Thursday, April 18, 2013
At college in the mid-fifties, a Pete Seeger concert opened my mind to non-Republican ways of thinking – about working people getting their just due and everyone getting a share of the pie. I loved the lyrics of “Roll on Columbia” by Woody Guthrie that advocated technology bringing wealth to all the people.
And on up the river is Grand Coulee Dam
The mightiest thing ever built by a man
To run the great factories and water the land
So roll on, Columbia, roll on
Your power is turning our darkness to dawn. . .
I was proud to identify with a Left that advocated a better world for all.
During the 60s, a couple of books were published, initiating the environmental movement. Rachel Carson published Silent Spring in 1962, making DuPont’s phrase “better living through chemistry” a joke. Carson’s book inspired much needed citizen action to clean up pollution of our air, water, and land.
In 1968, an ugly side of the environmental movement emerged when Paul Ehrlich published The Population Bomb. This book representing the radical, people-negative branch of the environmental movement, implies consumption [not the TB kind] is bad, because there are only so many resources to go around, and the best thing to do is have fewer people using them, else humanity will crash like a neglected fruit fly population in a milk bottle. Ehrlich didn’t take into account that human ingenuity creates resources by finding new uses for existing materials. In the Stone Age, iron ore was just dirt. And the Stone Age didn’t end because they ran out of stone.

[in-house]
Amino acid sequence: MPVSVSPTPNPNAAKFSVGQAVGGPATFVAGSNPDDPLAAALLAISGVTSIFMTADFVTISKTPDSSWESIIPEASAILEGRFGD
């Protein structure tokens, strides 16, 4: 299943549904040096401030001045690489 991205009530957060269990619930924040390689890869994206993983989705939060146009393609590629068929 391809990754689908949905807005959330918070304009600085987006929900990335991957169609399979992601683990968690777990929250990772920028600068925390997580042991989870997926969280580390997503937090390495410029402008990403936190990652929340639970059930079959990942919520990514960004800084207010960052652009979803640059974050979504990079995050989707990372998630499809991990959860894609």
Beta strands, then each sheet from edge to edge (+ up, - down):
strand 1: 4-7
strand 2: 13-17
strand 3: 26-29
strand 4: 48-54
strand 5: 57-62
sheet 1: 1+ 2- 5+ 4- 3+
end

Ehrlich stated: “India where population growth is colossal, agriculture hopelessly antiquated, and the government incompetent will be one of those we must allow to slip down the drain,” in other words, die. Despite his callous recommendations, Ehrlich became the guru of the radical environmental movement. However, Black Panthers and Catholics, unlikely bedfellows, understood the problem was one of distribution, not finite resources.
Pete Seeger climbed onto the environmental bandwagon writing songs about the population explosion, species extinction, and pollution in general with such songs as “We’ll All Be A’Doubling” and “The Last Whale” in 1970, and “Garbage” in 1977. These songs focus on people’s relationship with the earth rather than with each other.
As the concern for the planet increased, concern for the ordinary people on it decreased. We all need a healthy planet for our own survival, but there are those, such as Ehrlich and the Club of Rome, who believe humanity is a cancer on the planet.
Thursday, April 4, 2013
When I signed up for the annual Canvass Dinner, I explained that I needed to eat in the Social Hall because I have to wear a gas mask in the sanctuary to filter out the allergens in that room and I can’t eat wearing a gas mask. No problem, they said. I confirmed my need to eat in the Social Hall twice more. Not to worry, they said.
That day I arrived at three to help set out brats and buns for the dinner. After we separated out special foods for the gluten-free, the dairy-free, the pork-free, the meat-free, and the all animal products-free diners, I laid my raincoat on a chair to reserve my place in the Social Hall. Then around five someone asked me to welcome the arrivals and I went out to the parking lot with an umbrella. Half hour later, when I came into the Social Hall to eat, my coat had been moved and the table was full. Nobody claimed to know why the coat was there or whose coat it was although my name was printed prominently on it. One person at the table said, “Everybody knows you were supposed to reserve a place by drawing on the newsprint.” The others at the table laughed.
I was so furious I couldn’t speak. My mind flashed back to middle school Mean Girls. Wasn’t my need to simultaneously eat and breathe as important as the needs of the voluntary vegans?
I took my plate of food and went home.